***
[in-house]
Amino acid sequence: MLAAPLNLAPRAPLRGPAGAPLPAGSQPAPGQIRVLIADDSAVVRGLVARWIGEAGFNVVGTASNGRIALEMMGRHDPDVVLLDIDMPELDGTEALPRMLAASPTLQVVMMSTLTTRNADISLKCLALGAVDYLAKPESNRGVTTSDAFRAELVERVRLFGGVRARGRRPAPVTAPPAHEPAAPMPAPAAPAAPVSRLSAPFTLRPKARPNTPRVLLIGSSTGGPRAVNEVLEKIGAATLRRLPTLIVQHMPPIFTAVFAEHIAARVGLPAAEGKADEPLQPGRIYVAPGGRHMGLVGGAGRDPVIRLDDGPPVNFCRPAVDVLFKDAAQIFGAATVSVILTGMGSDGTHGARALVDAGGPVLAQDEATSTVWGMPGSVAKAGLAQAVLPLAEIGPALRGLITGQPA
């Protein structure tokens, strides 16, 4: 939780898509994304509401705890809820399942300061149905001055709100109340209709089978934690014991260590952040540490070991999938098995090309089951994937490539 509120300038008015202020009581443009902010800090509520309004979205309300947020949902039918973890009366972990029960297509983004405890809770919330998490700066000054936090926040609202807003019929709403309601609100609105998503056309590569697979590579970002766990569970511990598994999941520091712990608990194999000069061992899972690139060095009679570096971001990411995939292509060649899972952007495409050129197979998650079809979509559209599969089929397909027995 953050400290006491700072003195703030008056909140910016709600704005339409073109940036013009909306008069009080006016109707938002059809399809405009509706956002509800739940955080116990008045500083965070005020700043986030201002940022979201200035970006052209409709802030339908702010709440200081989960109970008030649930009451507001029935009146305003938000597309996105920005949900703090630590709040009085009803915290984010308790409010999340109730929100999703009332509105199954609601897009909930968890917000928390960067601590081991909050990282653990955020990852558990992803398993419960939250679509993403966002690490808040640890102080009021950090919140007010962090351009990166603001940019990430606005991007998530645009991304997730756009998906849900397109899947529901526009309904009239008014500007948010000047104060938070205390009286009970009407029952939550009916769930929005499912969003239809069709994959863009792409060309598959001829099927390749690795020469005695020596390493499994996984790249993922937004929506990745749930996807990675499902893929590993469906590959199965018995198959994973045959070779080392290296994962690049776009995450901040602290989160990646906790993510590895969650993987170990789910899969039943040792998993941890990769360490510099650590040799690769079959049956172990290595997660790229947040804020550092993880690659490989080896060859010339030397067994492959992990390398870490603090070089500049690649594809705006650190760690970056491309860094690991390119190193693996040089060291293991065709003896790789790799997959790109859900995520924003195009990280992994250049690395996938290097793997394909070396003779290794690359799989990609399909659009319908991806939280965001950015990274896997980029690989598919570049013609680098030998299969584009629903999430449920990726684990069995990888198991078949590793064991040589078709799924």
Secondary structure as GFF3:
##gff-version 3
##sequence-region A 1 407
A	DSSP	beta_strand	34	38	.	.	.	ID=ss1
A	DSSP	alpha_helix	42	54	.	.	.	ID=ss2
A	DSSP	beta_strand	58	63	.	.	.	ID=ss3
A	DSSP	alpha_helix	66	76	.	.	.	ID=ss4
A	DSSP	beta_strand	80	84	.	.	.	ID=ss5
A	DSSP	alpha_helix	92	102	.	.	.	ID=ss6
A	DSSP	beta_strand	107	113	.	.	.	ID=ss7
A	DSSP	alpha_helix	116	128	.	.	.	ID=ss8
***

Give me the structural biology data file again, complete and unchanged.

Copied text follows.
[in-house]
Amino acid sequence: MLAAPLNLAPRAPLRGPAGAPLPAGSQPAPGQIRVLIADDSAVVRGLVARWIGEAGFNVVGTASNGRIALEMMGRHDPDVVLLDIDMPELDGTEALPRMLAASPTLQVVMMSTLTTRNADISLKCLALGAVDYLAKPESNRGVTTSDAFRAELVERVRLFGGVRARGRRPAPVTAPPAHEPAAPMPAPAAPAAPVSRLSAPFTLRPKARPNTPRVLLIGSSTGGPRAVNEVLEKIGAATLRRLPTLIVQHMPPIFTAVFAEHIAARVGLPAAEGKADEPLQPGRIYVAPGGRHMGLVGGAGRDPVIRLDDGPPVNFCRPAVDVLFKDAAQIFGAATVSVILTGMGSDGTHGARALVDAGGPVLAQDEATSTVWGMPGSVAKAGLAQAVLPLAEIGPALRGLITGQPA
């Protein structure tokens, strides 16, 4: 939780898509994304509401705890809820399942300061149905001055709100109340209709089978934690014991260590952040540490070991999938098995090309089951994937490539 509120300038008015202020009581443009902010800090509520309004979205309300947020949902039918973890009366972990029960297509983004405890809770919330998490700066000054936090926040609202807003019929709403309601609100609105998503056309590569697979590579970002766990569970511990598994999941520091712990608990194999000069061992899972690139060095009679570096971001990411995939292509060649899972952007495409050129197979998650079809979509559209599969089929397909027995 953050400290006491700072003195703030008056909140910016709600704005339409073109940036013009909306008069009080006016109707938002059809399809405009509706956002509800739940955080116990008045500083965070005020700043986030201002940022979201200035970006052209409709802030339908702010709440200081989960109970008030649930009451507001029935009146305003938000597309996105920005949900703090630590709040009085009803915290984010308790409010999340109730929100999703009332509105199954609601897009909930968890917000928390960067601590081991909050990282653990955020990852558990992803398993419960939250679509993403966002690490808040640890102080009021950090919140007010962090351009990166603001940019990430606005991007998530645009991304997730756009998906849900397109899947529901526009309904009239008014500007948010000047104060938070205390009286009970009407029952939550009916769930929005499912969003239809069709994959863009792409060309598959001829099927390749690795020469005695020596390493499994996984790249993922937004929506990745749930996807990675499902893929590993469906590959199965018995198959994973045959070779080392290296994962690049776009995450901040602290989160990646906790993510590895969650993987170990789910899969039943040792998993941890990769360490510099650590040799690769079959049956172990290595997660790229947040804020550092993880690659490989080896060859010339030397067994492959992990390398870490603090070089500049690649594809705006650190760690970056491309860094690991390119190193693996040089060291293991065709003896790789790799997959790109859900995520924003195009990280992994250049690395996938290097793997394909070396003779290794690359799989990609399909659009319908991806939280965001950015990274896997980029690989598919570049013609680098030998299969584009629903999430449920990726684990069995990888198991078949590793064991040589078709799924």
Secondary structure as GFF3:
##gff-version 3
##sequence-region A 1 407
A	DSSP	beta_strand	34	38	.	.	.	ID=ss1
A	DSSP	alpha_helix	42	54	.	.	.	ID=ss2
A	DSSP	beta_strand	58	63	.	.	.	ID=ss3
A	DSSP	alpha_helix	66	76	.	.	.	ID=ss4
A	DSSP	beta_strand	80	84	.	.	.	ID=ss5
A	DSSP	alpha_helix	92	102	.	.	.	ID=ss6
A	DSSP	beta_strand	107	113	.	.	.	ID=ss7
A	DSSP	alpha_helix	116	128	.	.	.	ID=ss8